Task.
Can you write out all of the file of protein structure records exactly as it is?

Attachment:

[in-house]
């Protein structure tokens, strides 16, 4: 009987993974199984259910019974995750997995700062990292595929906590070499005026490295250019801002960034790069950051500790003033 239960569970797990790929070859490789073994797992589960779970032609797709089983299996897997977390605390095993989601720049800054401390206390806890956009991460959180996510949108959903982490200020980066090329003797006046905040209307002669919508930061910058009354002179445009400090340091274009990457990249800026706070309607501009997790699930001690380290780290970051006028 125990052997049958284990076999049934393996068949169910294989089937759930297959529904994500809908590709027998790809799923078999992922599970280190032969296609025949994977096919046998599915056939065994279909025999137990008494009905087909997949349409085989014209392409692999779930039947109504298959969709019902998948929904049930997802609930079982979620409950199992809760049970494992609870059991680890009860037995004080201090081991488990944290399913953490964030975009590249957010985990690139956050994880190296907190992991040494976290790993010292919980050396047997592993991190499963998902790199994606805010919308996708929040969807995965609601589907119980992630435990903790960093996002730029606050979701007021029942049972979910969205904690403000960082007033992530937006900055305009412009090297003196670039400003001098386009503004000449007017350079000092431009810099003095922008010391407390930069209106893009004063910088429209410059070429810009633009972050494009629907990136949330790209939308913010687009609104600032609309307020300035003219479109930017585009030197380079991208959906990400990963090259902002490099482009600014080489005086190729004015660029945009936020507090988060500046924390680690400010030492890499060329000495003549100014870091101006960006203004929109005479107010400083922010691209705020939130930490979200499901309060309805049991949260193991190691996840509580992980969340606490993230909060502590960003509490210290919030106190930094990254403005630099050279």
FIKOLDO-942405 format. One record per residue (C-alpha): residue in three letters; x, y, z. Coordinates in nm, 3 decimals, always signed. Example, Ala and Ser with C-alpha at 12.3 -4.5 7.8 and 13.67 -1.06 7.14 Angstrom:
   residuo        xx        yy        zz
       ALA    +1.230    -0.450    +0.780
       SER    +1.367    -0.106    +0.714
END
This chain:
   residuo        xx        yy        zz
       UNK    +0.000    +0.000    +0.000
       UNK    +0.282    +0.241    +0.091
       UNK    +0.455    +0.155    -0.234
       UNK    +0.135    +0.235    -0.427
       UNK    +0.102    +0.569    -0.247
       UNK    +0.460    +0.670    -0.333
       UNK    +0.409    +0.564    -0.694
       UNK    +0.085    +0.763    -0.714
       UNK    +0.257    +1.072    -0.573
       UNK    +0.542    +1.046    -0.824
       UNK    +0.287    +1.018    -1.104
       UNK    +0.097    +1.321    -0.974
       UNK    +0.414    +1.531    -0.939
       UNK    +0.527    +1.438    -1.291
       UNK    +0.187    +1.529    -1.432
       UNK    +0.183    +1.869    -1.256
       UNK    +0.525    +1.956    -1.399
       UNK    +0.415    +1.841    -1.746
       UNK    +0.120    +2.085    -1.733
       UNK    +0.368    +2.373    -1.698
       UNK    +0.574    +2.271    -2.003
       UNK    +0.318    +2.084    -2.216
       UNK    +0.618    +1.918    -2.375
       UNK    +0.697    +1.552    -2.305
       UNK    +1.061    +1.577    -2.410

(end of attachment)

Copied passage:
[in-house]
């Protein structure tokens, strides 16, 4: 009987993974199984259910019974995750997995700062990292595929906590070499005026490295250019801002960034790069950051500790003033 239960569970797990790929070859490789073994797992589960779970032609797709089983299996897997977390605390095993989601720049800054401390206390806890956009991460959180996510949108959903982490200020980066090329003797006046905040209307002669919508930061910058009354002179445009400090340091274009990457990249800026706070309607501009997790699930001690380290780290970051006028 125990052997049958284990076999049934393996068949169910294989089937759930297959529904994500809908590709027998790809799923078999992922599970280190032969296609025949994977096919046998599915056939065994279909025999137990008494009905087909997949349409085989014209392409692999779930039947109504298959969709019902998948929904049930997802609930079982979620409950199992809760049970494992609870059991680890009860037995004080201090081991488990944290399913953490964030975009590249957010985990690139956050994880190296907190992991040494976290790993010292919980050396047997592993991190499963998902790199994606805010919308996708929040969807995965609601589907119980992630435990903790960093996002730029606050979701007021029942049972979910969205904690403000960082007033992530937006900055305009412009090297003196670039400003001098386009503004000449007017350079000092431009810099003095922008010391407390930069209106893009004063910088429209410059070429810009633009972050494009629907990136949330790209939308913010687009609104600032609309307020300035003219479109930017585009030197380079991208959906990400990963090259902002490099482009600014080489005086190729004015660029945009936020507090988060500046924390680690400010030492890499060329000495003549100014870091101006960006203004929109005479107010400083922010691209705020939130930490979200499901309060309805049991949260193991190691996840509580992980969340606490993230909060502590960003509490210290919030106190930094990254403005630099050279």
FIKOLDO-942405 format. One record per residue (C-alpha): residue in three letters; x, y, z. Coordinates in nm, 3 decimals, always signed. Example, Ala and Ser with C-alpha at 12.3 -4.5 7.8 and 13.67 -1.06 7.14 Angstrom:
   residuo        xx        yy        zz
       ALA    +1.230    -0.450    +0.780
       SER    +1.367    -0.106    +0.714
END
This chain:
   residuo        xx        yy        zz
       UNK    +0.000    +0.000    +0.000
       UNK    +0.282    +0.241    +0.091
       UNK    +0.455    +0.155    -0.234
       UNK    +0.135    +0.235    -0.427
       UNK    +0.102    +0.569    -0.247
       UNK    +0.460    +0.670    -0.333
       UNK    +0.409    +0.564    -0.694
       UNK    +0.085    +0.763    -0.714
       UNK    +0.257    +1.072    -0.573
       UNK    +0.542    +1.046    -0.824
       UNK    +0.287    +1.018    -1.104
       UNK    +0.097    +1.321    -0.974
       UNK    +0.414    +1.531    -0.939
       UNK    +0.527    +1.438    -1.291
       UNK    +0.187    +1.529    -1.432
       UNK    +0.183    +1.869    -1.256
       UNK    +0.525    +1.956    -1.399
       UNK    +0.415    +1.841    -1.746
       UNK    +0.120    +2.085    -1.733
       UNK    +0.368    +2.373    -1.698
       UNK    +0.574    +2.271    -2.003
       UNK    +0.318    +2.084    -2.216
       UNK    +0.618    +1.918    -2.375
       UNK    +0.697    +1.552    -2.305
       UNK    +1.061    +1.577    -2.410